The electrical properties of the ZnO film may be controlled by the steps performed subsequent to one or more aqueous deposition or synthesis steps. For example, the electrical properties of a ZnO film may be modified by one or more annealing steps performed subsequent to the first aqueous deposition step, wherein the annealing step may comprise of heating the ZnO film, e.g., to a temperature greater than the temperature used during the step of depositing in the aqueous solution.

Block 1306 represents the end result of the method, a device such as an LED. The present invention includes a transparent current spreading layer comprising, in part or wholly, of an epitaxial ZnO film deposited from a low temperature aqueous solution. The ZnO layer used as a transparent current spreading layer for the device is typically transparent to light wavelengths generated and emitted by the device. The ZnO transparent conducting spreading layer(s) deposited by the present invention on the LEDs/devices, may, in some examples, have a sheet resistance lower than 250 Ohms/square, more preferably lower than 50 Ohms/square. The ZnO transparent conducting spreading layer(s) deposited by the present invention on the LEDs/devices may, in some examples, have a transparency greater than 75% at the wavelength generated by the LED, and more preferably greater than 90%.

Any steps prior or subsequent to Blocks 1300, 1302, 1304 that may be required to complete Block 1306 may be undertaken without departing from the scope of the present invention.

ZnO Film Properties

The electrical properties of ZnO will be important for many applications. The carrier type, concentration, and mobility of epitaxial ZnO films fabricated using the present invention have been measured using van der Pauw method Hall effect measurements. The films measured were not intentionally doped. Like most unintentionally doped ZnO, the films display n-type conductivity behavior. Carrier concentrations of as deposited films produced with the current invention were in the 1018-1019 range. The most likely source of electron donors, i.e., the n-type dopant, is hydrogen incorporated into the ZnO films during synthesis. The theoretical role of hydrogen in ZnO is described in “Hydrogen as a Cause of Doping in Zinc Oxide,” by Chris G. Van de Walle, Physical Review Letters (2000), 85(5), pp. 1012-1015. Doping with hydrogen supplied by the aqueous growth solution, allows ZnO films with relatively high carrier concentrations to by synthesized without intentionally doping with a column IIIb element like B, Al, Ga, or In. The electron mobility in as deposited films has typically been measured to be in the 25-50 cm2/Vs range. These electron mobility values roughly correspond to the range seen in vapor deposited films, and achieve about 25-50% of the electron mobility observed in bulk single crystals with roughly the same carrier concentration, according to “Resistivity of Polycrystalline Zinc Oxide Films: Current Status and Physical Limit”, by K. Elmmer, Journal of Physics. D (2001), 34(21), pp. 3097-3108, indicating that the ZnO films are of good quality.

Another important property for applications where the ZnO acts as a transparent conductor, such as when integrated onto a III-N LED as described above, is transparency to visible light. ZnO films produced using the current invention have been shown to transmit over 90% of the light in the visible spectrum. For example, an epitaxial ZnO film fabricated with the current invention with a thickness of approximately 5 μm was measured to transmit greater than 92% of the total light in the range of 390 nm to 700 nm, which roughly corresponds to wavelengths visible to the human eye. The same film was measured to absorb between 94% and 95% of the ultra violet light with wavelengths between 300 nm and 375 nm. The sharp onset of absorption below 375 nm corresponds to a direct optical band gap of 3.31 eV, which is the value typically reported for hexagonal wurtzite structure crystalline ZnO. The high level of absorption at wavelengths below the band gap and high transparency above the band gap indicates a high quality film. For example, the films created with the present invention transmit more visible light than the undoped, or Ga doped ZnO films produced by pulsed laser deposition in Cheung, Jeffery T., “Transparent and Conductive Zinc Oxide Film with Low Growth Temperature”, U.S. Pat. No. 6,458,673 B1, 2002.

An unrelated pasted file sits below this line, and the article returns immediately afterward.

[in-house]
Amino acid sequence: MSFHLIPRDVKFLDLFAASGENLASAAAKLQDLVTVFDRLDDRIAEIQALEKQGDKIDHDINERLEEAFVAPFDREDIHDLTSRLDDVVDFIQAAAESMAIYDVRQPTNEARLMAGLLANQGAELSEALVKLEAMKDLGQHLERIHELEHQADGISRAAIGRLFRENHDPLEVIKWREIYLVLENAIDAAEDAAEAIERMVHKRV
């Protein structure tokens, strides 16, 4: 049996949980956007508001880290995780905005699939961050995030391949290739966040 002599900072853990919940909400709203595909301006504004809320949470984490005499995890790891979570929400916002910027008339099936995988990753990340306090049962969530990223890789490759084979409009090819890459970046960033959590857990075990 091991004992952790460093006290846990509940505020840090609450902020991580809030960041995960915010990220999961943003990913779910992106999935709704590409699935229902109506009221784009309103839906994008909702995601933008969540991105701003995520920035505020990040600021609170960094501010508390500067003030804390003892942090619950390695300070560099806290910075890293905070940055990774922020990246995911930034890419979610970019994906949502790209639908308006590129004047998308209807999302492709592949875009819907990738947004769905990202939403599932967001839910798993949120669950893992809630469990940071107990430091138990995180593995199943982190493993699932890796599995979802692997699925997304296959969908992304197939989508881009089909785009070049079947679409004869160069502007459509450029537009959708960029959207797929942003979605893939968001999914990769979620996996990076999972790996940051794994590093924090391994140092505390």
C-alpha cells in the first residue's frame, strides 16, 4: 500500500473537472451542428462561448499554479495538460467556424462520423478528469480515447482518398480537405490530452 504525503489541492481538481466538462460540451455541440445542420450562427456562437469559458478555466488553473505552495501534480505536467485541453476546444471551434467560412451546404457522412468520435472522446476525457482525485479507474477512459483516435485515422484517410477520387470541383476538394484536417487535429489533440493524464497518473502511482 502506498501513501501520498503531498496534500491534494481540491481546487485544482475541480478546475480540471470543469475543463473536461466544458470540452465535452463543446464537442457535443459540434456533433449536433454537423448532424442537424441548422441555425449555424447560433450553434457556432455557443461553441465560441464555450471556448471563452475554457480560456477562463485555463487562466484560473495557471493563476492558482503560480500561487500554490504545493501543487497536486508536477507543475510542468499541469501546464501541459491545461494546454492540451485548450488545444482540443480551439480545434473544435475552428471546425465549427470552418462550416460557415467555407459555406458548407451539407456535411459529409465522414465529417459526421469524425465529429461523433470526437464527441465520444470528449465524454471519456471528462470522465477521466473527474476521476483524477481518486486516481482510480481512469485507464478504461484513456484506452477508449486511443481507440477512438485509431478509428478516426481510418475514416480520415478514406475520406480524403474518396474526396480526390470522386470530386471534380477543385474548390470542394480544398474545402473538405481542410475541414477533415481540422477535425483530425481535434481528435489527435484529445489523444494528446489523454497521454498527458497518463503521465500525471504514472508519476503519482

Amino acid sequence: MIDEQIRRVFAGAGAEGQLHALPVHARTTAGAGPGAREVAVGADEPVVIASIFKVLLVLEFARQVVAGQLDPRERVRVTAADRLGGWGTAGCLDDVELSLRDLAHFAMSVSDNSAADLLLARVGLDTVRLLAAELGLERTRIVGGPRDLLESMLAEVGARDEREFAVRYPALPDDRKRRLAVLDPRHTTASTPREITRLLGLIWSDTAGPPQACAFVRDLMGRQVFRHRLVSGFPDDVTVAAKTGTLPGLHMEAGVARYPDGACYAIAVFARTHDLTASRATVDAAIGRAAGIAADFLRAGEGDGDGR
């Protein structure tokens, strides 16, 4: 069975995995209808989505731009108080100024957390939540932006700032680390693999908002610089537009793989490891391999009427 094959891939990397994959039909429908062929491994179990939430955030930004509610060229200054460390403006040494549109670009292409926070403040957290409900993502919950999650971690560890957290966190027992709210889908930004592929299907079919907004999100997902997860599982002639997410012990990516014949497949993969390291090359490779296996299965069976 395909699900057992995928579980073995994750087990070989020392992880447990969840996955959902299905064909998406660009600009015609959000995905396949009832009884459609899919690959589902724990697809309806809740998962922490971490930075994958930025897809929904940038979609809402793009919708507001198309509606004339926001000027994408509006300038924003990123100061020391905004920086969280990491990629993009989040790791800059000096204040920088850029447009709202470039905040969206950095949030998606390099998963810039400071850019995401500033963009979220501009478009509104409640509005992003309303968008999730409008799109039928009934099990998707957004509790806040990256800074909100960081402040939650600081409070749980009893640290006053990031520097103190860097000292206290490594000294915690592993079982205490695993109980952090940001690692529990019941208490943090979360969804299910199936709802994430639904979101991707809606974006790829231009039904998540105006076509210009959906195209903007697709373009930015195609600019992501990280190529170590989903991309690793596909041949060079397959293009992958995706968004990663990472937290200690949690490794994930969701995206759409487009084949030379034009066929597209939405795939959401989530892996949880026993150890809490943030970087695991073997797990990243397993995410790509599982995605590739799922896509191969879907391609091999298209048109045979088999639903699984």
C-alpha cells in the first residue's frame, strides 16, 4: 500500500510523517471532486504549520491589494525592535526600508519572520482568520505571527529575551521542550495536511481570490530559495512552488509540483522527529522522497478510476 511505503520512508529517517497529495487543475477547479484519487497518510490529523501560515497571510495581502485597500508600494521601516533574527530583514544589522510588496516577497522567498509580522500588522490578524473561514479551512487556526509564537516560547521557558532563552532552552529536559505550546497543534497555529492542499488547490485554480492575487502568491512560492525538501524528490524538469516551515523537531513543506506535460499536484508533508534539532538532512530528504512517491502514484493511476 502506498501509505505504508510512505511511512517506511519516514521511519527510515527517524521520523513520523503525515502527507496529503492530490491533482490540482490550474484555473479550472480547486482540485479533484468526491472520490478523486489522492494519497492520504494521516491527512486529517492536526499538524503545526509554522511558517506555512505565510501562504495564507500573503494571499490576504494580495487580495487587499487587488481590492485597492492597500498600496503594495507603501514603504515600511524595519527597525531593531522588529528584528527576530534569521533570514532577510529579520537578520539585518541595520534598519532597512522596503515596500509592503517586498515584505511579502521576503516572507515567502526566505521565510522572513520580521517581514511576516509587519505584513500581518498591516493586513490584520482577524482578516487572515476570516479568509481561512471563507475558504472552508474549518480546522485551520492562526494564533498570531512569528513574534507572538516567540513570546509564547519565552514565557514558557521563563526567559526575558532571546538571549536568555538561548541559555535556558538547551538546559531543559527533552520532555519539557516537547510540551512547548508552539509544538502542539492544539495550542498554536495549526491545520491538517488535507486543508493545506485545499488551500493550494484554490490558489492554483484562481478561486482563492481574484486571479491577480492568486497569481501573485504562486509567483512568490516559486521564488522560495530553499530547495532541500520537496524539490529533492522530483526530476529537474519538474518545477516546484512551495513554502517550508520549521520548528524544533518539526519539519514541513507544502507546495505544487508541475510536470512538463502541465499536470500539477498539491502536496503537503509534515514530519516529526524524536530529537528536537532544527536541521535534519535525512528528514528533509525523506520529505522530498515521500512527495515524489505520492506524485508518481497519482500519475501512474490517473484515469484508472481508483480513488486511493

Advantages and Improvements

This invention is expected to help increase the efficiency and brightness of III-Nitride LEDs at a lower cost than the current state of the art methods.

The invention communicated here presents several important advantages over the current state of the art. The present invention has clearly demonstrated that the use of ZnO transparent current spreading layers can significantly enhance the light extraction from III-Nitride LEDs compared to conventional Ni/Au layers (e.g., by about a factor of 2). The present invention has also shown that ZnO current spreading layers perform as well or better when compared to a current spreading layer fabricated from ITO, the current industry standard for TCO films. However, ZnO has several advantages over ITO in terms of cost. First, in terms of raw materials, the cost of Zn is orders of magnitude less than Indium (In), the primary component of ITO. Second, ZnO can be deposited and etched using aqueous solution based methods performed near or at atmospheric temperature and pressure. Compared to the vapor phase methods typically used for processing ITO, aqueous solution processing of ZnO films provides potential cost advantages in equipment, energy, chemical precursors, and throughput. These same advantages also apply when comparing the present method to ZnO films deposited by vapor phase methods.